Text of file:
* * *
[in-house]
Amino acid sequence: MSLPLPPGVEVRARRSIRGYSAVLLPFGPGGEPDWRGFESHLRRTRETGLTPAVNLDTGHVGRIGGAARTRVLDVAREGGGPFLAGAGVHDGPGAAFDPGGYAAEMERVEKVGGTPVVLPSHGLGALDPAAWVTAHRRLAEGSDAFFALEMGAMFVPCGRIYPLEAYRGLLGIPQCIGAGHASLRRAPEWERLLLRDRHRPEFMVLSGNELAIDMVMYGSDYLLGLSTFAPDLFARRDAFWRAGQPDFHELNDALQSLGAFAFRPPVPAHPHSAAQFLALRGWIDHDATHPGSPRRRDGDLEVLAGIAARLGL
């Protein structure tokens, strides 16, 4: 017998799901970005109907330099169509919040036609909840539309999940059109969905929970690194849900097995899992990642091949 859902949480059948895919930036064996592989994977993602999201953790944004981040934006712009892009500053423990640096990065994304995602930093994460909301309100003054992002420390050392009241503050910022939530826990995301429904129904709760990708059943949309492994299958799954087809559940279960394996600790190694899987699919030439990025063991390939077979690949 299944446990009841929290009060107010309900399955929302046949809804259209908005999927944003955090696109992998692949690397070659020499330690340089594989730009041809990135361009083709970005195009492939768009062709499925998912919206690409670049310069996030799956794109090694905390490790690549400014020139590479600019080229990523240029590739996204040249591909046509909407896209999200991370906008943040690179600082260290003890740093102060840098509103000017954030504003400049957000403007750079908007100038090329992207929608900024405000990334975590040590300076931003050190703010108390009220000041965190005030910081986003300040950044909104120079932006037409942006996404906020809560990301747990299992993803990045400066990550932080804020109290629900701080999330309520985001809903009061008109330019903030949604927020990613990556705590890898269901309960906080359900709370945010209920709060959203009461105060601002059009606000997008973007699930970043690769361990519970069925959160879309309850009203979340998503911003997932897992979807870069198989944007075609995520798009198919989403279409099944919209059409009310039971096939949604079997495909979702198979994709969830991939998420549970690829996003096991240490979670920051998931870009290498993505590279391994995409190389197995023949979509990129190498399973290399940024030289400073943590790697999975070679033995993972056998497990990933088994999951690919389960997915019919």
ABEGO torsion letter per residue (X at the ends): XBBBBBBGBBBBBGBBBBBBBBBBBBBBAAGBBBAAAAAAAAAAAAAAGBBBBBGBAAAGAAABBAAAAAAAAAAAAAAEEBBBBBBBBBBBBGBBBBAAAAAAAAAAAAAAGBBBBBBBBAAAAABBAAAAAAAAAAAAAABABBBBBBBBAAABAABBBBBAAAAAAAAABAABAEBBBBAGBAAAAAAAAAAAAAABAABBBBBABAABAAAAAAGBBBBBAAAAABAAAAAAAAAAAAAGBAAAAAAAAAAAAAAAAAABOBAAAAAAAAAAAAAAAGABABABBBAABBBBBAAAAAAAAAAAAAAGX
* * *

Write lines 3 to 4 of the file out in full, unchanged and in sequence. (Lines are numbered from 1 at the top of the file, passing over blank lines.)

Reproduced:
């Protein structure tokens, strides 16, 4: 017998799901970005109907330099169509919040036609909840539309999940059109969905929970690194849900097995899992990642091949 859902949480059948895919930036064996592989994977993602999201953790944004981040934006712009892009500053423990640096990065994304995602930093994460909301309100003054992002420390050392009241503050910022939530826990995301429904129904709760990708059943949309492994299958799954087809559940279960394996600790190694899987699919030439990025063991390939077979690949 299944446990009841929290009060107010309900399955929302046949809804259209908005999927944003955090696109992998692949690397070659020499330690340089594989730009041809990135361009083709970005195009492939768009062709499925998912919206690409670049310069996030799956794109090694905390490790690549400014020139590479600019080229990523240029590739996204040249591909046509909407896209999200991370906008943040690179600082260290003890740093102060840098509103000017954030504003400049957000403007750079908007100038090329992207929608900024405000990334975590040590300076931003050190703010108390009220000041965190005030910081986003300040950044909104120079932006037409942006996404906020809560990301747990299992993803990045400066990550932080804020109290629900701080999330309520985001809903009061008109330019903030949604927020990613990556705590890898269901309960906080359900709370945010209920709060959203009461105060601002059009606000997008973007699930970043690769361990519970069925959160879309309850009203979340998503911003997932897992979807870069198989944007075609995520798009198919989403279409099944919209059409009310039971096939949604079997495909979702198979994709969830991939998420549970690829996003096991240490979670920051998931870009290498993505590279391994995409190389197995023949979509990129190498399973290399940024030289400073943590790697999975070679033995993972056998497990990933088994999951690919389960997915019919």
ABEGO torsion letter per residue (X at the ends): XBBBBBBGBBBBBGBBBBBBBBBBBBBBAAGBBBAAAAAAAAAAAAAAGBBBBBGBAAAGAAABBAAAAAAAAAAAAAAEEBBBBBBBBBBBBGBBBBAAAAAAAAAAAAAAGBBBBBBBBAAAAABBAAAAAAAAAAAAAABABBBBBBBBAAABAABBBBBAAAAAAAAABAABAEBBBBAGBAAAAAAAAAAAAAABAABBBBBABAABAAAAAAGBBBBBAAAAABAAAAAAAAAAAAAGBAAAAAAAAAAAAAAAAAABOBAAAAAAAAAAAAAAAGABABABBBAABBBBBAAAAAAAAAAAAAAGX